Recently, U.S. lawmakers from both political parties have emphasized how incredibly expensive it is to maintain their state prison systems. Many seem to be agreeing on a few common solutions, including a focus on incarcerated individuals who need addiction treatment.
Last week, Nathan Deal, Georgia’s governor, talked about the troubles of his state’s system, reported the Atlanta Journal-Constitution. He emphasized that imprisoning nonviolent offenders with drug problems is a waste of state resources. Randall Shepard, Indiana’s chief justice, described how judges and parole officers can use a risk assessment tool to determine which offenders need community-based treatment, according to the Indianapolis Star.
Students who are interested in law enforcement may utilize their criminal justice degrees to enter the world of probation and correctional treatment. According to the Bureau of Labor Statistics (BLS), probation officers are tasked with deciding which convicted individuals should, in fact, be imprisoned. Correction treatment specialists deal directly with the incarcerated. They may rise through their prison’s ranks to manage other officials and even become a jail warden, according to the BLS.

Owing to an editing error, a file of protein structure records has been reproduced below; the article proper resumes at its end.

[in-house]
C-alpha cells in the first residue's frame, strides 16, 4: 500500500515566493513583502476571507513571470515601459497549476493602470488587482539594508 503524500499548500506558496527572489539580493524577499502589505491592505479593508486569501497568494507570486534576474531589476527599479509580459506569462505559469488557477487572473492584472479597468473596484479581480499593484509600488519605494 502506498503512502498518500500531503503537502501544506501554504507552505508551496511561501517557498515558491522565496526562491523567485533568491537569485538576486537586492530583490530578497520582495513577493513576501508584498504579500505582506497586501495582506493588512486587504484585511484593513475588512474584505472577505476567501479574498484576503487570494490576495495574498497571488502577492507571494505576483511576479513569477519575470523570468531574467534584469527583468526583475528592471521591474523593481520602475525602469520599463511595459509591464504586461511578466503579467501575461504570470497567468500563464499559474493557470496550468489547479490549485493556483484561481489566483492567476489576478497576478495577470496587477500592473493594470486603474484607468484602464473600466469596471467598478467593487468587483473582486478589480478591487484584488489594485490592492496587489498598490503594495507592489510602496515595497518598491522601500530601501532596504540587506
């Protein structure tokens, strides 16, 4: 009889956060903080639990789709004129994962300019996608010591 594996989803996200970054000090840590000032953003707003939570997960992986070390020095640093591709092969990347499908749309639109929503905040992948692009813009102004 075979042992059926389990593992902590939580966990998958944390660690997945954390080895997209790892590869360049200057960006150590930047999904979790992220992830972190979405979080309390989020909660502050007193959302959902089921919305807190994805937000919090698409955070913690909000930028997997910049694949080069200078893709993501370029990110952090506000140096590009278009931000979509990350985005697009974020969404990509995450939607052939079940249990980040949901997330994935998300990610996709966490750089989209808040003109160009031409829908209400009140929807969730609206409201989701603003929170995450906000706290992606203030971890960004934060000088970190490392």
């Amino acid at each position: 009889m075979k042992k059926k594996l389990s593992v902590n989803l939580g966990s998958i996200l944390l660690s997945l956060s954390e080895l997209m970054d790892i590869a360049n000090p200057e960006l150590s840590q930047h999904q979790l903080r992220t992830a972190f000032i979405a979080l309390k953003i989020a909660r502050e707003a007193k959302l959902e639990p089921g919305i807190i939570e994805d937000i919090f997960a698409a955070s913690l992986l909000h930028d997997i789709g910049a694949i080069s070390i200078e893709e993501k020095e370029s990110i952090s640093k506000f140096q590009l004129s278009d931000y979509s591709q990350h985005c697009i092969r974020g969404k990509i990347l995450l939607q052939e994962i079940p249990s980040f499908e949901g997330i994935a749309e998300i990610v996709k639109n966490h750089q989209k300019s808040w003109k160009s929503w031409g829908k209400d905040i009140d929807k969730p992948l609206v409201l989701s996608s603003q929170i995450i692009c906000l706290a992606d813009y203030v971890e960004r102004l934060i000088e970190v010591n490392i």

Warden are in a unique position to enact change. Some transform their jails into models of efficiency. One such example is warden John Wetzel, who worked to reform the Franklin County jail in Pennsylvania during his tenure, the Herald-Mail reports. Wetzel made his prison safer and saved his state money by implementing a Day Reporting Center, where nonviolent offenders receive counseling along with substance abuse treatment. The news outlet noted that the center’s clients have a recidivism rate of 18.2 percent, which is drastically lower than the national average.
For years, social workers have raised awareness of similar support networks. In receiving substance abuse treatment, a clean, sober offender has a better chance at coping with his issues in a healthy fashion. Employment and skill programs are set up within many prisons to help inmates transition back into society. In some prisons that have partnered with local colleges, inmates can even earn a bachelor’s degree.
College students may consider contributing to prison reform by advocating for training inmates in life skills or providing the training themselves. They could help offenders undo deep-seated behaviors and reduce the allure of a life of crime.